The 340B Program is a US Federal program requiring drug manufacturers to offer discounts on drugs to qualified safety net providers to stretch scarce federal resources, reach more patients, and provide more comprehensive services.
For those of you who want a more in-depth definition, keep reading.
340B in More Than One Sentence
The 340B Drug Pricing Program was created in 1992 as part of the Veterans Health Care Act, which was passed by a bipartisan Congress and signed into law by President George H.W. Bush.
The purpose of the program is to enable covered entities to stretch scarce Federal resources as far as possible, reaching more eligible patients, and providing more comprehensive services.
340B helps covered entities generate resources through savings they realize by buying medications from pharmaceutical industry manufacturers at a reduced rate.
Who qualifies for 340B?
To qualify for the 340B program, safety-net providers, who are federally-qualified health centers or hospitals, must serve an underserved population. That’s typically a health center that serves a higher percentage of uninsured or low-income patients, or it can also be a hospital or health center that is in a rural area, where patients wouldn’t have access to health care if that facility didn’t exist.
Types of entities that participate in 340B include:Health Centers
- Federally Qualified Health Centers
- Federally Qualified Health Center Look-Alikes
- Native Hawaiian Health Centers
- Tribal/Urban Indian Health Centers
- Ryan White HIV/AIDS Program Grantees
- Children's Hospitals
- Critical Access Hospitals
- Disproportionate Share Hospitals
- Free Standing Cancer Hospitals
- Rural Referral Centers
- Sole community Hospitals
- Black Lung Clinics
- Comprehensive Hemophilia Diagnostic Treatment Centers
- Title X Family Planning Clinics
- Sexually Transmitted Disease Clinics
- Tuberculosis Clinics
How does the 340B program work?
As we said before, 340B requires drug industry manufacturers to charge less for their medications when they are selling them to qualifying covered entities.
Here’s an example of how this works:
Say a clinic has two patients: Mary and Joe. Both Mary and Joe take insulin every month to manage their diabetes.
Mary has insurance. Her insurance pays $1,000 per month for her insulin. A non-340B pharmacy may pay $900 to buy the insulin from the drug manufacturer. So, in a non-340B pharmacy situation, Mary’s insurance would pay the pharmacy $1,000. The pharmacy pays $900 for the drug, and the pharmacy’s profit for dispensing the drug is $100.
If Mary were to fill that drug at a qualifying 340B pharmacy, what happens is that the pharmacy has a section of their inventory that is owned by the health center where Mary’s doctor works. When Mary purchases her insulin here, her insurance still reimburses it at $1,000, but with the 340B pricing, the covered entity is able to purchase the insulin at a reduced rate of $500. This means that there is a savings of $500 that the covered entity can use to help expand care in their community.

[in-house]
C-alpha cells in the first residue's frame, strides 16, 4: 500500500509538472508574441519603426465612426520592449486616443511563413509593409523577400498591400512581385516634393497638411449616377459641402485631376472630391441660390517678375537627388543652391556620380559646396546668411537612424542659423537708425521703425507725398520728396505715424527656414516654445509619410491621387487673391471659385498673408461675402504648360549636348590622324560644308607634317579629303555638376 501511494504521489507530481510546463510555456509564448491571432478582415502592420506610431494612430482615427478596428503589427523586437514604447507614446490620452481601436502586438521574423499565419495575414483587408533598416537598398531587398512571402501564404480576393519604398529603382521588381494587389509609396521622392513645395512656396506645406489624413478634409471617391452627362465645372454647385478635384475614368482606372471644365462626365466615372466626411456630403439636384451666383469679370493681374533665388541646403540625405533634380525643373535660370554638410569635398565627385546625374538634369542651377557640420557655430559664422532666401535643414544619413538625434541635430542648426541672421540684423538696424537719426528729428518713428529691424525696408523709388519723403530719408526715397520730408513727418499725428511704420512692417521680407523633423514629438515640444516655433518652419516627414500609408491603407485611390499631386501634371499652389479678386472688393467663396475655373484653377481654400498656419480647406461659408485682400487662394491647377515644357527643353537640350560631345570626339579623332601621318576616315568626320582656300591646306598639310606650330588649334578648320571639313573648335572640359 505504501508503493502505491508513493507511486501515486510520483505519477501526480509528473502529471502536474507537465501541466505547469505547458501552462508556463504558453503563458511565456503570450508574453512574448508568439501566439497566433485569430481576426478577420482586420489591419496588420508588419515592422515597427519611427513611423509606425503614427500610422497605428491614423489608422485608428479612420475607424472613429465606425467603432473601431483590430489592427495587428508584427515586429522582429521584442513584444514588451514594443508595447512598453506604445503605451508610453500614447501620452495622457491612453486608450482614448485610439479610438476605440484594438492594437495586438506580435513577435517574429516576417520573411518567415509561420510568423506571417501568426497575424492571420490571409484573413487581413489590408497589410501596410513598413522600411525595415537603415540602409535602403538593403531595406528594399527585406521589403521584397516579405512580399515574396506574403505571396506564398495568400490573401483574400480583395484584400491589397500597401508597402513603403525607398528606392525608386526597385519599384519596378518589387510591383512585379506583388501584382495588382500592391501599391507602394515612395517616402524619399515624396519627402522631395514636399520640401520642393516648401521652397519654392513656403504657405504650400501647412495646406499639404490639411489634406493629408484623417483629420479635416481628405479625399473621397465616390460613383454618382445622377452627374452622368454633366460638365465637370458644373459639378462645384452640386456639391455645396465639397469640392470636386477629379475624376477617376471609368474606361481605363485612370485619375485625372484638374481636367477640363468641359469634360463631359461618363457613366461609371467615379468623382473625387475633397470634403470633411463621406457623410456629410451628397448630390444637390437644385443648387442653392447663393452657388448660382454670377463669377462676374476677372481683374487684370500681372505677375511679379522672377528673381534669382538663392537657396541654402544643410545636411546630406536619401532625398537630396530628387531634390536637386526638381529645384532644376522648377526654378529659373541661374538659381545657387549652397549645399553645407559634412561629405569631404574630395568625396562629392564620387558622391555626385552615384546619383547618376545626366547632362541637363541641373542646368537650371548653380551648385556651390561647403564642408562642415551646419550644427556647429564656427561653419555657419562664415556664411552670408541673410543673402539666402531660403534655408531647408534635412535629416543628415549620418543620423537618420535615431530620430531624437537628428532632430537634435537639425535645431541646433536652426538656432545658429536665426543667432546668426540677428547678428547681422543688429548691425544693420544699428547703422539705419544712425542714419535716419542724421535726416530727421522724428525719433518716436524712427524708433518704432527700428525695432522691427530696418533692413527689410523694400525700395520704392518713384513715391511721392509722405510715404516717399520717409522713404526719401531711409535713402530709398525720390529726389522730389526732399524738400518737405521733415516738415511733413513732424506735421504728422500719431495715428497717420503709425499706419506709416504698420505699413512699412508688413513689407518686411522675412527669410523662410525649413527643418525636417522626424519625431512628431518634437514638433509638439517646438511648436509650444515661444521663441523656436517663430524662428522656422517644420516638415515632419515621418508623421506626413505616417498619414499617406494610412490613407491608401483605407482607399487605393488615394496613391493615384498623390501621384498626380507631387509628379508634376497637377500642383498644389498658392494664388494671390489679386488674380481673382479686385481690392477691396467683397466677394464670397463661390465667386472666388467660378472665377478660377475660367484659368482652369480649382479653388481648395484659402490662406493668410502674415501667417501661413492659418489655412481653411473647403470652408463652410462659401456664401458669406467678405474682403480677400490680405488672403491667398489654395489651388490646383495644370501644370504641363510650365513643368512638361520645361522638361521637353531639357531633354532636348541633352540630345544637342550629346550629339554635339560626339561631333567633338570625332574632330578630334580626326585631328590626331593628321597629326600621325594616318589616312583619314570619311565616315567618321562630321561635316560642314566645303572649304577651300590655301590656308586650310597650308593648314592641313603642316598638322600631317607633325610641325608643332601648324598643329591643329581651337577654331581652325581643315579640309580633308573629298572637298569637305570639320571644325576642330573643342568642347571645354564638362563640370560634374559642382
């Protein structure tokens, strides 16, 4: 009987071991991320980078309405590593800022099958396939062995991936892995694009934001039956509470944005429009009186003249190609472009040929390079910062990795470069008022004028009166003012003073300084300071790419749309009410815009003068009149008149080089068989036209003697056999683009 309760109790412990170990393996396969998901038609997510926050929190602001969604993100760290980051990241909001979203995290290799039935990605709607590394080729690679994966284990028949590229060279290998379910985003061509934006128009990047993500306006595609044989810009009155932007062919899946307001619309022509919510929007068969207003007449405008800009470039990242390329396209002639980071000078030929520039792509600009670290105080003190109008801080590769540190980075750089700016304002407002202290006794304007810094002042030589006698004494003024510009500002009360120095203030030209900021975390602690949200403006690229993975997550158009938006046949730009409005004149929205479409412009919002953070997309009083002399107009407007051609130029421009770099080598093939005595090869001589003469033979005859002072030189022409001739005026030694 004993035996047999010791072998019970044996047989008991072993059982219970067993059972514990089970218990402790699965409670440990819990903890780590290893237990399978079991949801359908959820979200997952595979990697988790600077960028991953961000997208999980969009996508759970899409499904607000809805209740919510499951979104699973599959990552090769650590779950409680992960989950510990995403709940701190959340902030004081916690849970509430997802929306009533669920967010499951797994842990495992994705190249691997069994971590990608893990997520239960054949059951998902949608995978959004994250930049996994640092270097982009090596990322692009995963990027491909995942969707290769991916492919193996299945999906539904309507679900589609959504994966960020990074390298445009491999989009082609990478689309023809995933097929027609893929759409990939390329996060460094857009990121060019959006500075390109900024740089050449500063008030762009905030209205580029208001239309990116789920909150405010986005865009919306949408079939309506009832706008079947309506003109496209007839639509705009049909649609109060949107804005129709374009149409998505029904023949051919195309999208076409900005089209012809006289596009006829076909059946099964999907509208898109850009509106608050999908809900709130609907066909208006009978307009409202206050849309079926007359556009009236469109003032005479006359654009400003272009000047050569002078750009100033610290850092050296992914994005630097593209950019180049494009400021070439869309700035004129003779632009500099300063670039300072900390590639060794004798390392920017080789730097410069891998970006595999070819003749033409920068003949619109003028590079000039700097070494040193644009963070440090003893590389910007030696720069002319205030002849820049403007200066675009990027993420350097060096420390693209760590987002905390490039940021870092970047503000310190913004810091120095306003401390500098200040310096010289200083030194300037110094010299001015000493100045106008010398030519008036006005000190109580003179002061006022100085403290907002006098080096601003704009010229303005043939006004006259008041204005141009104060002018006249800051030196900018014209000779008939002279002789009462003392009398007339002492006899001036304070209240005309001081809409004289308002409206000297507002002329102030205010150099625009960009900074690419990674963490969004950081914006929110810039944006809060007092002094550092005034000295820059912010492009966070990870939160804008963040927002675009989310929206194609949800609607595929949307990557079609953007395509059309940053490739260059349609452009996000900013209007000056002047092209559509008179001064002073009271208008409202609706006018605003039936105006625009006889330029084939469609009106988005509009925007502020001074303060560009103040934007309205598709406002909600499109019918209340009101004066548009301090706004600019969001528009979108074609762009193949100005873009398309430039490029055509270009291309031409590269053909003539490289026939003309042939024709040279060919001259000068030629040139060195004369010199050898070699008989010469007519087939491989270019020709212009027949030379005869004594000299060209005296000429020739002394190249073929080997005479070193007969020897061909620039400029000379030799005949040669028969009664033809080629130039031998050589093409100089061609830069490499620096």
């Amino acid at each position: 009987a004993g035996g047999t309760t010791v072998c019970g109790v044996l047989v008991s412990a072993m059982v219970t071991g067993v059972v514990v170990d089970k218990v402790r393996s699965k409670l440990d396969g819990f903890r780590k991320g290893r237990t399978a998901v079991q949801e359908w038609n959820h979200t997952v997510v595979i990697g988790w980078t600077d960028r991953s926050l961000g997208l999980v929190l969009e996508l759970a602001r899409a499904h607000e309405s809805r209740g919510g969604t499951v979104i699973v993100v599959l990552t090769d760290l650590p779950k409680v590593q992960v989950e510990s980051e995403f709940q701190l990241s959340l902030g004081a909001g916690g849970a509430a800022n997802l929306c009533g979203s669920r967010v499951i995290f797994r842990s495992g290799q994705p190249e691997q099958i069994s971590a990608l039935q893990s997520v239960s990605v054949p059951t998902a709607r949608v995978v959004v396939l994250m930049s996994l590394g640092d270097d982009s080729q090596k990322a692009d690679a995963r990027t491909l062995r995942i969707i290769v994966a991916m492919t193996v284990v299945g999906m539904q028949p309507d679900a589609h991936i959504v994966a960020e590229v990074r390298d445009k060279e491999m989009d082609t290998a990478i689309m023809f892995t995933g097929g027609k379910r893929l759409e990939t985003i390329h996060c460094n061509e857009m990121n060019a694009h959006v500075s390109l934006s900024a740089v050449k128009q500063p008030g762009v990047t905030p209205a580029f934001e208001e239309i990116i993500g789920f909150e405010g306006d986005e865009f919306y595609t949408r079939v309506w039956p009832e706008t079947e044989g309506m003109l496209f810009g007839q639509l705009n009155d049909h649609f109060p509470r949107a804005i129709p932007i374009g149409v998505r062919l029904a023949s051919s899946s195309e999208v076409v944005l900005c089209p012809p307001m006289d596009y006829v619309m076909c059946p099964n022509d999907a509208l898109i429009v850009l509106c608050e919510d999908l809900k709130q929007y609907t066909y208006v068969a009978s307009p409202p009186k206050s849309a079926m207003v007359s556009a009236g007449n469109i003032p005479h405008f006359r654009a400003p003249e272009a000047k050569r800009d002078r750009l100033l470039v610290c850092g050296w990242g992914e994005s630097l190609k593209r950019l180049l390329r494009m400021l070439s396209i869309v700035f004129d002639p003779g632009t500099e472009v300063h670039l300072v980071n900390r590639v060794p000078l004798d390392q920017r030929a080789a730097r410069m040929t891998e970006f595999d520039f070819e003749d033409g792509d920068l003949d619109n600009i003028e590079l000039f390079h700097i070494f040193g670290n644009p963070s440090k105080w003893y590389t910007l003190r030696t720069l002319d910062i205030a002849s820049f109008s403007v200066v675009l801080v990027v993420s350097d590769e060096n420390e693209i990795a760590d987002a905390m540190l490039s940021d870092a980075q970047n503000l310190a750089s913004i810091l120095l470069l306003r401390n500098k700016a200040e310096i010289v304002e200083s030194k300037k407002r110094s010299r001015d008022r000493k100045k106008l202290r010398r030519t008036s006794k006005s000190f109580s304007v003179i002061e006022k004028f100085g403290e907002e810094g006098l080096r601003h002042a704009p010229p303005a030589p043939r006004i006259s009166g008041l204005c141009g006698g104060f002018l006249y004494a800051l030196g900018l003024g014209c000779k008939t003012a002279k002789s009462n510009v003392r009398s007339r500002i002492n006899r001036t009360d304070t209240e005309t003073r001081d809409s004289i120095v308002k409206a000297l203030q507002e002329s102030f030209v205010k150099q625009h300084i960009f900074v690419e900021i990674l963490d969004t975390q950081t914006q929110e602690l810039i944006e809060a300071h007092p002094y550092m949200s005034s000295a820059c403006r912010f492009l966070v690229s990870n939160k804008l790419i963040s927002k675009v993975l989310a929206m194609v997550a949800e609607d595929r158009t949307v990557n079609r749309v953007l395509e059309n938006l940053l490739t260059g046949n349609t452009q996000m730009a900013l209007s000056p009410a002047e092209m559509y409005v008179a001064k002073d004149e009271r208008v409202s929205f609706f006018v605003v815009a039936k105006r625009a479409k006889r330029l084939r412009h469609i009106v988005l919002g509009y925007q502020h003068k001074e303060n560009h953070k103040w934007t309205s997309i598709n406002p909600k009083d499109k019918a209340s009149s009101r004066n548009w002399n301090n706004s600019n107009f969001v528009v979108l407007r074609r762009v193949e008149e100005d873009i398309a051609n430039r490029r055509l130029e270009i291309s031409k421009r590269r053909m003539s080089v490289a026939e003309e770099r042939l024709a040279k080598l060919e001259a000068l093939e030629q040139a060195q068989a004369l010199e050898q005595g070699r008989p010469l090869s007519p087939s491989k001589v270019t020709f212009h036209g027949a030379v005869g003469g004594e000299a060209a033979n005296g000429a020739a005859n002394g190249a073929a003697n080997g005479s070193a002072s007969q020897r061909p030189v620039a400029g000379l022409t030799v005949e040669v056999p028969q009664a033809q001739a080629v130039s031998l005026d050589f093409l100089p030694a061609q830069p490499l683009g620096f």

One way they may want to do this is with Joe.
Joe takes insulin every month, but he doesn’t have insurance, and he can’t afford to pay for his insulin, even at the reduced $500 rate.
340B exists to help uninsured and low-income patients like Joe better afford their medications and to help generate financial resources for the covered entities that serve these patients.
How does 340B benefit my community?
The 340B program generates financial resources for your community safety net health centers and hospitals. These facilities use savings generated through 340B to expand care in their communities. This can mean paying for staff members, staying open more hours, or adding new equipment or facilities. For a detailed look at how some hospitals use the savings generated through their 340B programs, click here.
Who runs the 340B program?
The 340B program is administered and regulated by the government’s Office of Pharmacy Affairs, which is part of HRSA, the Health Resources and Services Administration, which is part of the Department of Health and Human Services.
One of the best things about 340B is that it doesn’t cost taxpayers any money. It’s funded through a mandatory drug discount that only accounts for about 3% of the $457 billion dollars that drug industry manufacturers make each year.
And that small percentage does a world of good in communities across the country.
340B in Your Community
About 12,000 covered entities across the U.S. participate in 340B, and whether you live in a small town or a big city, chances are, a 340B covered entity has provided health care to you or a member of your family.
The 340B program is a way for health care providers across the country to improve access to care in the communities they serve. If you are working for a 340B-eligible covered entity you are already part of a much broader network that is dedicated to taking care of patients and helping build healthier communities across the U.S.